Recommended with no qualms.

Why, Hello There!

Have you ever had a migraine headache?  They can be pretty nasty - they might knock you out of service for a whole day...or two...or sometimes, for some people, a week.

My head has been in almost constant pain for about two months now. 

Last month was the worst. I couldn't look at a monitor for more than a couple of minutes at a time. I couldn't talk on the phone. And worst of all, I couldn't concentrate on anything. I spent a huge amount of time on my back, hiding from the light, with a heating pad wrapped around my head. And the pain isn't just inside my head, it's in my scalp and face too. 

My doctor and my neurologist are both working to figure out what is going on. I've had CT scans, MRIs, and ongoing bloodwork to see if we can track down what is causing this. So far, we've ruled out the really scary shit like tumors, embolisms, or arterial blockage, and now we're testing for less-scary shit like Lyme disease and such.

So between that and Lynnafred being out of commission, posts to the blog have been more or less on hiatus. She's feeling somewhat better, though, and my own pain is starting to get to the point where I can get some work done again, so you can look forward to a bunch of posts in the coming days. We both have a big backlog of stuff to review and a couple recipes to share, and I'm really eager to get back online again. I think if I take advantage of the periods where the pain is manageable I can get some stuff posted and/or scheduled, and give you guys some new stuff to read.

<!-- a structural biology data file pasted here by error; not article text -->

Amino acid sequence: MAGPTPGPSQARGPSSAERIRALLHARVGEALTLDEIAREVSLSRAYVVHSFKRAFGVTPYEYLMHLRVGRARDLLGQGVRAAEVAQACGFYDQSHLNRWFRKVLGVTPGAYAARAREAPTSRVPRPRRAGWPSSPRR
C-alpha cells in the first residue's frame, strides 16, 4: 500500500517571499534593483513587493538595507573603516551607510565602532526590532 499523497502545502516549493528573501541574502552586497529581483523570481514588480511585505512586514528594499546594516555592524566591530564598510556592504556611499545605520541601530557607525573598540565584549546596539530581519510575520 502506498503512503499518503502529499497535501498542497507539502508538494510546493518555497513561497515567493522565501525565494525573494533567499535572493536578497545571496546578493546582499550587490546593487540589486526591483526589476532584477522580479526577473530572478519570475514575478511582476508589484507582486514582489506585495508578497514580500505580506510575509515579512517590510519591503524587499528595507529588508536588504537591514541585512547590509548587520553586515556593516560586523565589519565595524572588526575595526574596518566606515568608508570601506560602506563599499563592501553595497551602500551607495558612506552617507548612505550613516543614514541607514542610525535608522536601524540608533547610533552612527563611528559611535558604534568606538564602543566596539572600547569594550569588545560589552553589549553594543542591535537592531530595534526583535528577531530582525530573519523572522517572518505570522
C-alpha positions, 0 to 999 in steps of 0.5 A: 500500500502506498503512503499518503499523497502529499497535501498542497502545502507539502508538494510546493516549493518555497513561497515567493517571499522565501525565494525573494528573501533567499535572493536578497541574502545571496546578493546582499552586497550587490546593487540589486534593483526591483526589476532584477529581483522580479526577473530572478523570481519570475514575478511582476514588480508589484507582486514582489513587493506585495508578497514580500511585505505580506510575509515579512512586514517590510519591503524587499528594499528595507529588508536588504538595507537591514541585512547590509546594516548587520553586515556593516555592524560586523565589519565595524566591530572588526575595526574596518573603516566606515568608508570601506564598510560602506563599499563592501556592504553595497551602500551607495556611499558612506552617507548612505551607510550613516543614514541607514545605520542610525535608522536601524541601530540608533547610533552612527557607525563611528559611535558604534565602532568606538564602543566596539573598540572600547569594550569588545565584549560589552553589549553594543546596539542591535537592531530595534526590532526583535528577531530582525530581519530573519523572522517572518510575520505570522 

Finally, I'd like to thank all of you who sent emails of concern during the hiatus. I'm going to try to answer all of you in the next day or so.  I deeply appreciate your messages, and the get well wishes you guys wrote in the comments to Lynnafred's post.  And I'm sorry that I couldn't get past the pain or work up the concentration to reply to them before now.

All of you are awesome.  Thanks!

06 December, 2011

We're not dead yet.

But we might as well be, for all intents and purposes. Awhile back, I mentioned that Dave was feeling sick and wasn't really in the blogging spirit. He's still not feeling well, which is half the reason that there's no updates to be had. The other half is, obviously, me. I've just gotten over a horrible bout of flu and general feel-shittery, and am just starting to get back into the normal swing of things, not to mention normal eating habits. So, now, I'll be taking the helm again and posting the things that Dave dictates, as well as whatever odd food that I can find. (Fun fact: I have bacon jerky to write about, so stay tuned.)